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With the mercury rising, experts say city to remain parched

With the mercury rising, experts say city to remain parched
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With the sun in no mood to reduce its temper and the rain Gods waiting in silence as if to test patience, Bengal's climate has suddenly become not only hot but extremely sultry and to top it, the weathermen have predicted no relief till Thursday.

Just as a mirage creates a virtual sense of relief in a desert, the experts have said that the weather will become relatively pleasant post Thursday, however, expecting rains would yet again be a bit over the top.

Meanwhile, villagers of Malda's Saatghoria claimed that a man died due to heatstroke on Tuesday and the local police took the body for post-mortem.

With little option left than to step out of the house, people of Kolkata faced high levels of uneasiness. Many were seen carrying bottles of packaged drinking water and sporting glares while on the streets.

"This hot and humid weather will continue till Thursday. But the temperature may slightly decrease on Friday," said a senior meteorologist at the Regional Meteorological Centre (RMC) Kolkata on Tuesday.

Though the expert spoke of relief, he ruled out the possibility of rain in the next 3-4 days saying: "The dip in temperature will be a normal affair and not because of any shower. There is no possibility of rainfall in the coming 3-4 days," he added.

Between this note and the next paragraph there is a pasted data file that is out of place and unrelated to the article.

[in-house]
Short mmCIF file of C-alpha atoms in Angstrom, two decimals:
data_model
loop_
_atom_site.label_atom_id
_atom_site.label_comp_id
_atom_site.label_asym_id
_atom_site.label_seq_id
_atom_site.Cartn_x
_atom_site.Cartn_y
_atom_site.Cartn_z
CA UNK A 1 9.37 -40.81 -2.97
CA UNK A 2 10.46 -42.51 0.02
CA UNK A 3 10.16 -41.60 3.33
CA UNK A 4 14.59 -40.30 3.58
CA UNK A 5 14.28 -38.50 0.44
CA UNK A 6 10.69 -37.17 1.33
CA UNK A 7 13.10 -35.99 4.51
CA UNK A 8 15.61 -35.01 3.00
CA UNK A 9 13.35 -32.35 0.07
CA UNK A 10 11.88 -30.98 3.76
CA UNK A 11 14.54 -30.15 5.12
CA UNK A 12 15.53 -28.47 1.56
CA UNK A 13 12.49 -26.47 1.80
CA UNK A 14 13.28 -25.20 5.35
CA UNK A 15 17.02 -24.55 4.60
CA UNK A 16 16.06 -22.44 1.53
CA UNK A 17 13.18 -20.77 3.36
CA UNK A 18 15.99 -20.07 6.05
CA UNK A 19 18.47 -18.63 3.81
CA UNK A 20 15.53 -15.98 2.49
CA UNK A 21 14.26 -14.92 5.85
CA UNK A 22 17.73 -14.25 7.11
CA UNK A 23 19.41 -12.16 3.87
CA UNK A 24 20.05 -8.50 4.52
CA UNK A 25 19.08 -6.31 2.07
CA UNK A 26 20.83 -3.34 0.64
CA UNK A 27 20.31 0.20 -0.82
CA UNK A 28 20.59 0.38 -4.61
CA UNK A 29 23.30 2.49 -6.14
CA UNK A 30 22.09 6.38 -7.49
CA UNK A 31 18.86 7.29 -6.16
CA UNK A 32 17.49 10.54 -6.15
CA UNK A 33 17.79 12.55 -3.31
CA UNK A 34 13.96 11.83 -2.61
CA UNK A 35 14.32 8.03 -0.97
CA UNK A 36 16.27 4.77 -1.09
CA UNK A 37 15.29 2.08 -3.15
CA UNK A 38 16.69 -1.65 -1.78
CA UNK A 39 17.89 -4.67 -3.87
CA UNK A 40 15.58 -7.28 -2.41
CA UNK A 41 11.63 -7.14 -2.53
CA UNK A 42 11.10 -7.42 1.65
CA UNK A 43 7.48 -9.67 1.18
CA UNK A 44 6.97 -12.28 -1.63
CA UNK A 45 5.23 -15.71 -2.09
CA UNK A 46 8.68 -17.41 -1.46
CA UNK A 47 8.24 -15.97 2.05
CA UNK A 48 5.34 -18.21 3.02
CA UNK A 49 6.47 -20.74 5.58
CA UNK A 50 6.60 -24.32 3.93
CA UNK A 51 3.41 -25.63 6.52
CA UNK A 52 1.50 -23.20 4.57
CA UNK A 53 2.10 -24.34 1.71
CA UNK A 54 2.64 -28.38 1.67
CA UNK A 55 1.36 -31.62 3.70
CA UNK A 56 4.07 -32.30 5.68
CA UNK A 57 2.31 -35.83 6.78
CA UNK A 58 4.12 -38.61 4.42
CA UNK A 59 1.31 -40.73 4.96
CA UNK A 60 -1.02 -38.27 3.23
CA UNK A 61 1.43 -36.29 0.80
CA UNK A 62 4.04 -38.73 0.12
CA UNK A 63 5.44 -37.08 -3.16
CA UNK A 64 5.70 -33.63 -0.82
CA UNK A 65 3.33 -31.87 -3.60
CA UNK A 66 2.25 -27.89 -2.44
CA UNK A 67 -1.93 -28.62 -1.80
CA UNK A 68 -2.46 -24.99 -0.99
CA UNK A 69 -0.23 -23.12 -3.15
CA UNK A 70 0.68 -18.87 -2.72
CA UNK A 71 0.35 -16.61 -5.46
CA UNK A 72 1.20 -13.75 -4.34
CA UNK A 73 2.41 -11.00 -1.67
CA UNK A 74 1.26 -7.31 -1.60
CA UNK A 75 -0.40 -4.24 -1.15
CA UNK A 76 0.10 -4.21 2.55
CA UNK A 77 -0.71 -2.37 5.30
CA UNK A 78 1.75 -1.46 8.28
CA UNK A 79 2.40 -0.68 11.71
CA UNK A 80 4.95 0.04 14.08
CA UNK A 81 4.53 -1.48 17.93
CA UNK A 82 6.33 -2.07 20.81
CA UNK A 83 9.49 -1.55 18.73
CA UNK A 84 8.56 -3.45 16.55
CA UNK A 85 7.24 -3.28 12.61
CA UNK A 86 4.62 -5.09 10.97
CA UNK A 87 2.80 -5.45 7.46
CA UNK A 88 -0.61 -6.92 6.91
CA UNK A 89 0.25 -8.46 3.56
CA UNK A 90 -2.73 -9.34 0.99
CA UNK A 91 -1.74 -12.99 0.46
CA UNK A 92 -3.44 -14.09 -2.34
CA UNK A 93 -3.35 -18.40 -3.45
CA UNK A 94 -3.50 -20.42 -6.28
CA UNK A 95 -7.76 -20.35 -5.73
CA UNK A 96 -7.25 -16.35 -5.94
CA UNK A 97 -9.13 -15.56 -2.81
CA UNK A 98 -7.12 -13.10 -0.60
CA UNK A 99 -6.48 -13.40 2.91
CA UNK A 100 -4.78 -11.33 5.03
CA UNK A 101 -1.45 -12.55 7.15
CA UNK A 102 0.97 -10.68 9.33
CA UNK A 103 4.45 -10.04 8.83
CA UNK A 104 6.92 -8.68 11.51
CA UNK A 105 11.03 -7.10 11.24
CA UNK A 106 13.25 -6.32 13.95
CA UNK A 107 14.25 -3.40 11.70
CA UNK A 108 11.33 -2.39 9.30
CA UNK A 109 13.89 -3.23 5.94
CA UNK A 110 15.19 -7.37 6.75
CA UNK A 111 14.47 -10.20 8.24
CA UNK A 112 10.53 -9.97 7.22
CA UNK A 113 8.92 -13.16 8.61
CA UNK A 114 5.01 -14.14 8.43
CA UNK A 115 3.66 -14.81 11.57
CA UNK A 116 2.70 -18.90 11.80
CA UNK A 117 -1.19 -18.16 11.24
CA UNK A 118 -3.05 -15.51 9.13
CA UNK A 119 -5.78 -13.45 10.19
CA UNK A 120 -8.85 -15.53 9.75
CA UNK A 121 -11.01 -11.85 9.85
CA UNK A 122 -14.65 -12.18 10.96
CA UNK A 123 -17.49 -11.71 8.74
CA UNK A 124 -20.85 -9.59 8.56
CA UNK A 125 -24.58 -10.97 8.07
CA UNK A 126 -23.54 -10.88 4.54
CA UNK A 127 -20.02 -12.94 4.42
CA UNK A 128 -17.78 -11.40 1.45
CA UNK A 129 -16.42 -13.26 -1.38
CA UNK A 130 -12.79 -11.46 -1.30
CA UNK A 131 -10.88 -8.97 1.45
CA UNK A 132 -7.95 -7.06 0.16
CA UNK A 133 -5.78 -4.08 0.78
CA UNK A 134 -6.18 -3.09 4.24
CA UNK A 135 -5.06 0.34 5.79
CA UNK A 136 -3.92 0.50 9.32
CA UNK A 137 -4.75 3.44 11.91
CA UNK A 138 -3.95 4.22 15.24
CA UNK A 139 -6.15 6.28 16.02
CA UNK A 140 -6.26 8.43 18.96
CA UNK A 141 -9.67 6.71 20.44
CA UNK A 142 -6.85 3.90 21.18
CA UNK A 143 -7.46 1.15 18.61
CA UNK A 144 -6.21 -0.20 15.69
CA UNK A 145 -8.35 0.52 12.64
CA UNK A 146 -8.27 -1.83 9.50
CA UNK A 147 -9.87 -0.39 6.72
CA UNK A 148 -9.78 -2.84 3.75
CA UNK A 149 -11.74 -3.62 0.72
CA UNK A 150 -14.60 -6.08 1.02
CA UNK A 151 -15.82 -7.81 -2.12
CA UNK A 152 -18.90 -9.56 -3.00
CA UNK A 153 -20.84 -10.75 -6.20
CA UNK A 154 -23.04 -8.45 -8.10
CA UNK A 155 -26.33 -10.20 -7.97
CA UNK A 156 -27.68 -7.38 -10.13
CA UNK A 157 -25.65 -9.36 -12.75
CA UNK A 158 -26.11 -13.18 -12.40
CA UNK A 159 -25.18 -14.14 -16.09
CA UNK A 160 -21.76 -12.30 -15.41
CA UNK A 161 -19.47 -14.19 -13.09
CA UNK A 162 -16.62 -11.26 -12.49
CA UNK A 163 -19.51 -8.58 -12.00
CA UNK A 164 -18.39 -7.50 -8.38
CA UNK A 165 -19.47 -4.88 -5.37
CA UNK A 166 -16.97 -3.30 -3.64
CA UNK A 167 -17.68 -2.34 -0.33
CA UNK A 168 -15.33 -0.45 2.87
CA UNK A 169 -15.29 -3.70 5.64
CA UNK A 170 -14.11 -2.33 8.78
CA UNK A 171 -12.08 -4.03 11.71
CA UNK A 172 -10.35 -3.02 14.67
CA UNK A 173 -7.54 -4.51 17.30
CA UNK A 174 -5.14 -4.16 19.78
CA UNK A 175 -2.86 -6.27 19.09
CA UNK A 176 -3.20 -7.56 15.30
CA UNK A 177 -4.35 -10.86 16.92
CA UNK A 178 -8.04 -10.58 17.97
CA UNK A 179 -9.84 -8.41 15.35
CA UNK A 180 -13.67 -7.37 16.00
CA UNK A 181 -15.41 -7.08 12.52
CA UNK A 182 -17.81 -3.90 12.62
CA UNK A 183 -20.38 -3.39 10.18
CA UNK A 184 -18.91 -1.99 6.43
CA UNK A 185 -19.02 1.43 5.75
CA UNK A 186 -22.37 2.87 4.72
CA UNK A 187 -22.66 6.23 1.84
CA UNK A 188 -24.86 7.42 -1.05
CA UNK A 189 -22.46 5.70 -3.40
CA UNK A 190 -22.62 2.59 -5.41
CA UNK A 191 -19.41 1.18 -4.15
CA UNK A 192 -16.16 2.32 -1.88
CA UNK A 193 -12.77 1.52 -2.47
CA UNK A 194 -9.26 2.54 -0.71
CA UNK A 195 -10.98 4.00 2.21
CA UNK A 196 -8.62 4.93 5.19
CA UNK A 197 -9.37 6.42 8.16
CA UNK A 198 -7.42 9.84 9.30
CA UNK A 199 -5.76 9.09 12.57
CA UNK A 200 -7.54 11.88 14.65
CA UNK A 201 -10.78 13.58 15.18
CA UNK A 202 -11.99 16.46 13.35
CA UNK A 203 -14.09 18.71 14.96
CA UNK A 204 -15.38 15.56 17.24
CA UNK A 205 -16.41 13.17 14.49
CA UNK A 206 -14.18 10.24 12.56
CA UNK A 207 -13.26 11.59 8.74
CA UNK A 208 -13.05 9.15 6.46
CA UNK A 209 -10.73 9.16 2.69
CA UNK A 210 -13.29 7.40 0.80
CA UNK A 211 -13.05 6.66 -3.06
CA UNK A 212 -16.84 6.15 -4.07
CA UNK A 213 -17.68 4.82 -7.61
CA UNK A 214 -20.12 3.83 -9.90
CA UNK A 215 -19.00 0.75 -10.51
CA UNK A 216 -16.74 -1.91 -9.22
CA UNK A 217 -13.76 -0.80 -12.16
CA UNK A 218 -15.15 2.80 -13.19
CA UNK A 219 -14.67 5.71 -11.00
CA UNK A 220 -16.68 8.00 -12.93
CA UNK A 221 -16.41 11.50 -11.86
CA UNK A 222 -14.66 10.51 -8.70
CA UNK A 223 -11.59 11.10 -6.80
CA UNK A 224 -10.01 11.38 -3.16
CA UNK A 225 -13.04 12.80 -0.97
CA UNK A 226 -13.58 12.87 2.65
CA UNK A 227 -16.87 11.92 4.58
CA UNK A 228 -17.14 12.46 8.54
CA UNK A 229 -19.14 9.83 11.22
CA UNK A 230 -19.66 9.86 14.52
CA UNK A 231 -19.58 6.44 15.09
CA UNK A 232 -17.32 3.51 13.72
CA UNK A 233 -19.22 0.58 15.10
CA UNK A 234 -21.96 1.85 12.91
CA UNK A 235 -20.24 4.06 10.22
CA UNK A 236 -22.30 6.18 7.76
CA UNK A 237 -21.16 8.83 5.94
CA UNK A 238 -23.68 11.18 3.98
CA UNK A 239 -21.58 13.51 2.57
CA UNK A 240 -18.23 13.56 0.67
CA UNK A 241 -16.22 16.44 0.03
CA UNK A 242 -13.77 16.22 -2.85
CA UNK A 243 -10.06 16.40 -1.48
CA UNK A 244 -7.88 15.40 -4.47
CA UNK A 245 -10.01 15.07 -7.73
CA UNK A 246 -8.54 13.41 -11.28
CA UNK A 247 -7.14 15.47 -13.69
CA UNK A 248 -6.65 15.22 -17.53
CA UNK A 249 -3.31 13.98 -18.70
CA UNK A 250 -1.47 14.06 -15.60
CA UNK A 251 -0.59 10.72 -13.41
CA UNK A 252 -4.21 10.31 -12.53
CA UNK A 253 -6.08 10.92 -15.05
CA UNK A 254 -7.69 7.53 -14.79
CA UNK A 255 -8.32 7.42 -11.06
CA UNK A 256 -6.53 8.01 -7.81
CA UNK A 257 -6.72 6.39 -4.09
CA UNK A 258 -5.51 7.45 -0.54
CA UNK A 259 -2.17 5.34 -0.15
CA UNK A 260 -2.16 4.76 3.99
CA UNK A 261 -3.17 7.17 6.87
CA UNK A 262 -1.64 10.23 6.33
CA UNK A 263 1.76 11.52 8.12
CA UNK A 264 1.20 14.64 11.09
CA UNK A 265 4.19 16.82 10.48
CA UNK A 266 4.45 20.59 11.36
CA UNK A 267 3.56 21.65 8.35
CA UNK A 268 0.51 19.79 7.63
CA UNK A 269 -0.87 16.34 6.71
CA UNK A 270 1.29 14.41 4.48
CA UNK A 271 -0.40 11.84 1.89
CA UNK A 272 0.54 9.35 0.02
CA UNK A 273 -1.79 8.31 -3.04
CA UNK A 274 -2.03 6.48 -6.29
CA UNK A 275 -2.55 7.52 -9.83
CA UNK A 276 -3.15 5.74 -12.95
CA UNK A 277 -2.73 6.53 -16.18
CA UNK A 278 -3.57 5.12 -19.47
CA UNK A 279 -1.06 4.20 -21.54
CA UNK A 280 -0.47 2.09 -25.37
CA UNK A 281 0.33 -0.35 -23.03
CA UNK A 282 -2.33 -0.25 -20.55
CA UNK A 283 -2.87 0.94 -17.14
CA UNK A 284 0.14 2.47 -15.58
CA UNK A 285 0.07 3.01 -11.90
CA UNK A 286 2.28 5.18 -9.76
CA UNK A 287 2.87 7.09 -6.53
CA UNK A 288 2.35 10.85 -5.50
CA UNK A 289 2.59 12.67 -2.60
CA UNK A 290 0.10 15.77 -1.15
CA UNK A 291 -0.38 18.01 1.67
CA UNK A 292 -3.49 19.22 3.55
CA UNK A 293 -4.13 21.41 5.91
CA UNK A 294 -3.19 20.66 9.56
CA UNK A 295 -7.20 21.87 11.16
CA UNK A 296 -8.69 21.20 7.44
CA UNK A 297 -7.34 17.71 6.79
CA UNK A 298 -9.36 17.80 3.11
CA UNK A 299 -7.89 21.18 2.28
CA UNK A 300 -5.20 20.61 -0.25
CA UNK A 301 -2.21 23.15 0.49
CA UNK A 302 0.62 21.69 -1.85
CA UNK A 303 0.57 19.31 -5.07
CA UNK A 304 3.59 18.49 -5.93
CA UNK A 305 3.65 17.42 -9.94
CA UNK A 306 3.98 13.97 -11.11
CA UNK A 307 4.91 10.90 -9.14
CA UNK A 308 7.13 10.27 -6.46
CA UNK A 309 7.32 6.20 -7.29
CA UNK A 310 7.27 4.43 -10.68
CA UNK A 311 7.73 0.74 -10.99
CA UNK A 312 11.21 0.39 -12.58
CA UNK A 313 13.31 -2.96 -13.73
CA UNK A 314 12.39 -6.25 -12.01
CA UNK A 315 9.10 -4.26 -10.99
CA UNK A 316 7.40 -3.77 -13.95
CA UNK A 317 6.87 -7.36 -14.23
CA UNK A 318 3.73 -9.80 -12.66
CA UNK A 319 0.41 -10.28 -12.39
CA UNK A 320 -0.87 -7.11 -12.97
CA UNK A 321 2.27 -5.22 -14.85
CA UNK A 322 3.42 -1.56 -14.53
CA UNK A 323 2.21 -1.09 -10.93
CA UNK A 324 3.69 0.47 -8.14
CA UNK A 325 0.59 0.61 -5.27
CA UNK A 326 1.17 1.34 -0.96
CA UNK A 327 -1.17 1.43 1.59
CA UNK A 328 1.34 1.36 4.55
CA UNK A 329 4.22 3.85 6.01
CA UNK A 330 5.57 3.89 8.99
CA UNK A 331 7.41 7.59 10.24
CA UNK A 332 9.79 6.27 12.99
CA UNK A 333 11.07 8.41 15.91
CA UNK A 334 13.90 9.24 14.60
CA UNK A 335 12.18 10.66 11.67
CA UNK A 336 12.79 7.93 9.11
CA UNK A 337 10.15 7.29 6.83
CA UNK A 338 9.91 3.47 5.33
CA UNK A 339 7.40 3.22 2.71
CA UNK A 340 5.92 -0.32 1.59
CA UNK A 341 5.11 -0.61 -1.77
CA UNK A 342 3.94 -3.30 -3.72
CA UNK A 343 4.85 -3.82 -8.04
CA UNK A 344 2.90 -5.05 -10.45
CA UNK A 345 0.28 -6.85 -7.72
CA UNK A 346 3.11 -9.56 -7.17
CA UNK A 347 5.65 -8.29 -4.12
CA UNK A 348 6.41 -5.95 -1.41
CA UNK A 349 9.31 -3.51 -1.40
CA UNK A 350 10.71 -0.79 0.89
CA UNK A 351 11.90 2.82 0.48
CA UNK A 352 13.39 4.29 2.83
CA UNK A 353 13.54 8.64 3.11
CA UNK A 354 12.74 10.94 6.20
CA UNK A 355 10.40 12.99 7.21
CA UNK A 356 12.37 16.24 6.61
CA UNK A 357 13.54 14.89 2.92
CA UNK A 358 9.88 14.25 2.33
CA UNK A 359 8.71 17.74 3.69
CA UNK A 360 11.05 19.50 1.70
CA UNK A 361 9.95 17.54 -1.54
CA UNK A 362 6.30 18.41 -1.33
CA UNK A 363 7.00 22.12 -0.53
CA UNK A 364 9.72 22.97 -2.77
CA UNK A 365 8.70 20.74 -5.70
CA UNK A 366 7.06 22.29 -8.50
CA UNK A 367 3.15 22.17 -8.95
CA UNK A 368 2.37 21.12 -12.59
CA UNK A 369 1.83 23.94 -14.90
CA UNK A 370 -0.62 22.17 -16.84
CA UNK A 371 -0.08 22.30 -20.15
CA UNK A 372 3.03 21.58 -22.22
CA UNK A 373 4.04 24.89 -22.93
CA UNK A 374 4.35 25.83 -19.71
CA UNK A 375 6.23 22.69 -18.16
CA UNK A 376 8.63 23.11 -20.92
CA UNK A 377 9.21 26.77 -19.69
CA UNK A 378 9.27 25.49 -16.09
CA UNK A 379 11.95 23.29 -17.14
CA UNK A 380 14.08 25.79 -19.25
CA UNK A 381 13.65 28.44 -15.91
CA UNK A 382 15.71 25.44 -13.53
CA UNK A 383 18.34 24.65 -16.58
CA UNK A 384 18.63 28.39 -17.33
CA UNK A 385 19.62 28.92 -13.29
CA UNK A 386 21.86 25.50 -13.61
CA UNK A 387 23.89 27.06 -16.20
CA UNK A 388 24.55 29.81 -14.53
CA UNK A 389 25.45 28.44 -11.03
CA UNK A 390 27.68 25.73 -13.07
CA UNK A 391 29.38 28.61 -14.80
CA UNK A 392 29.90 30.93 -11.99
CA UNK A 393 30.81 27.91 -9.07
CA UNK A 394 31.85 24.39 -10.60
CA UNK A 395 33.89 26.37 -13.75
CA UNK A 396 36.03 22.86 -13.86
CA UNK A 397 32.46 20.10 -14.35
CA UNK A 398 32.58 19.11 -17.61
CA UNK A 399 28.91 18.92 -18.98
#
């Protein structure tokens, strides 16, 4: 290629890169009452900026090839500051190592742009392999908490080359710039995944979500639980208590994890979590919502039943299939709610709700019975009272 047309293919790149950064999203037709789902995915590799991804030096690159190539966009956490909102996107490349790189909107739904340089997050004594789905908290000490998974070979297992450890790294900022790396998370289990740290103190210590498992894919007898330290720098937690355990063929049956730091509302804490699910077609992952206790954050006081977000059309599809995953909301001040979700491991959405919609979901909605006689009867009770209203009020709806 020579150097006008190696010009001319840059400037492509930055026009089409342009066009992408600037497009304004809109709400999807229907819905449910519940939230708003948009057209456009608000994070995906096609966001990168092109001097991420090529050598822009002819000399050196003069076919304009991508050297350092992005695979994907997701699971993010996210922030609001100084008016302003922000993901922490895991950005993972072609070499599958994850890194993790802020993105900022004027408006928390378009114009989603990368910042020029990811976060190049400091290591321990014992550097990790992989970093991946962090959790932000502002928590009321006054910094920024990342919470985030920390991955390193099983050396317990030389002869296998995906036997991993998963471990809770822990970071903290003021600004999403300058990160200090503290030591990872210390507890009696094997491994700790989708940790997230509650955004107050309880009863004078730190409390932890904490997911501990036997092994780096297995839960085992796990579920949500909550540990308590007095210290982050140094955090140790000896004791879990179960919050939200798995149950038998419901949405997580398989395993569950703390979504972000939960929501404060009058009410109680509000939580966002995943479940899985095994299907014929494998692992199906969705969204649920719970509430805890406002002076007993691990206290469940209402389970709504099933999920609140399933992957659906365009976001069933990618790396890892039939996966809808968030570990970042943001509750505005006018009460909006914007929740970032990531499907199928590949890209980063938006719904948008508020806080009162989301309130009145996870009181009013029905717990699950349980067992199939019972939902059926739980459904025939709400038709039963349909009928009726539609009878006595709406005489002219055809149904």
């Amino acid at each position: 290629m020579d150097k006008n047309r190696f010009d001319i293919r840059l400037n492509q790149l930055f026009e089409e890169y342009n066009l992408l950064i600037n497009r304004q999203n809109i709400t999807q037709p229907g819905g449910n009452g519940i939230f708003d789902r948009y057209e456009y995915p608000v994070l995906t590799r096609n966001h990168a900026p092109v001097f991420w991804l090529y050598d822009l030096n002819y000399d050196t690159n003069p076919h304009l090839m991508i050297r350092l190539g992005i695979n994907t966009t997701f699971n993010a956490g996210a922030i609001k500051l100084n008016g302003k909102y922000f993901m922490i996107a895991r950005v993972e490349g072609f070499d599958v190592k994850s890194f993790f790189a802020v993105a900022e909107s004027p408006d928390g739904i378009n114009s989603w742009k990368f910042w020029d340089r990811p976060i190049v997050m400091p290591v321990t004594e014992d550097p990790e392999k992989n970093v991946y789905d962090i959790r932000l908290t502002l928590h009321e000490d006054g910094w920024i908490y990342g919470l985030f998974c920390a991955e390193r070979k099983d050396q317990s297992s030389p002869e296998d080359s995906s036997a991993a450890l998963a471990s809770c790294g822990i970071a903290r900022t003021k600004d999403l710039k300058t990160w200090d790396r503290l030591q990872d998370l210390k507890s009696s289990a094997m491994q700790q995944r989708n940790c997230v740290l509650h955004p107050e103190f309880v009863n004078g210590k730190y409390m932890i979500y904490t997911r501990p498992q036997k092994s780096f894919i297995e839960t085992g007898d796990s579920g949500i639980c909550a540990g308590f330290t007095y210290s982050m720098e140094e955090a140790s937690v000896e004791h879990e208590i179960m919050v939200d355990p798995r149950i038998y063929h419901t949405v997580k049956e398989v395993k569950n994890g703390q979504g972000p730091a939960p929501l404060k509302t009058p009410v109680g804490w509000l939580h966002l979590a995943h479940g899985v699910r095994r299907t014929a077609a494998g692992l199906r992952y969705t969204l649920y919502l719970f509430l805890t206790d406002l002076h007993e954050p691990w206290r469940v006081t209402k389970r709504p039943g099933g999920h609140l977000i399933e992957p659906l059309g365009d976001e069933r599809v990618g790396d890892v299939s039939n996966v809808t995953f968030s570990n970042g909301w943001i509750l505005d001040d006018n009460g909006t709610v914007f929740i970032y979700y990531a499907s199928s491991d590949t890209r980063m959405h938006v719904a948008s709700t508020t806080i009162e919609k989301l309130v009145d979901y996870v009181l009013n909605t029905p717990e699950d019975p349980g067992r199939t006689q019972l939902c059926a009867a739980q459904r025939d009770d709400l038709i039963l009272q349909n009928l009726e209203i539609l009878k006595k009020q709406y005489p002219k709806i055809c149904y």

Meanwhile, the highest temperature on Tuesday stood at 37.7 degrees Celsius which was slightly above normal. The lowest temperature was pegged 27.3 degrees Celsius which too was also a little above the normal.

"Kolkata is currently receiving southwesterly winds which are blowing from the land. These winds are coming from areas where the temperature is higher than the city. The neighbouring states — Odisha, Jharkhand and Bihar — have already recorded high temperatures with strong heat wave conditions," another meteorologist said. Thus, the reason of the heat in the city is the wind blowing from these places.

The anti-cyclone, that developed in the Bay of Bengal and sent moist winds over the region is far deep into the sea and this may cause this discomfiture.

"There is high chances that the temperature may shoot up beyond 40 degrees Celsius in the coming days or by the end of this month and the heat wave may grip Kolkata hard," some meteorologist added.

However, Skymet weather services, a private weather agency, believed that East India has entered into the pre-Monsoon season and it is the time for the Nor'wester.

During the hot weather months between March to June, the regions in the Indo-Gangetic plains including states like Bengal, Bihar, Assam, parts of Odisha and Bangladesh witness violent thunderstorms that are locally known as Kal Baisakhi or simply the Nor'westers. The nature of these thunderstorms is a slow approach at first and then lashing with a strong squall. A low bank of dark clouds in the northwest region, the upper outline of which has the appearance of an arch is probably the initial signs of a Nor'wester.
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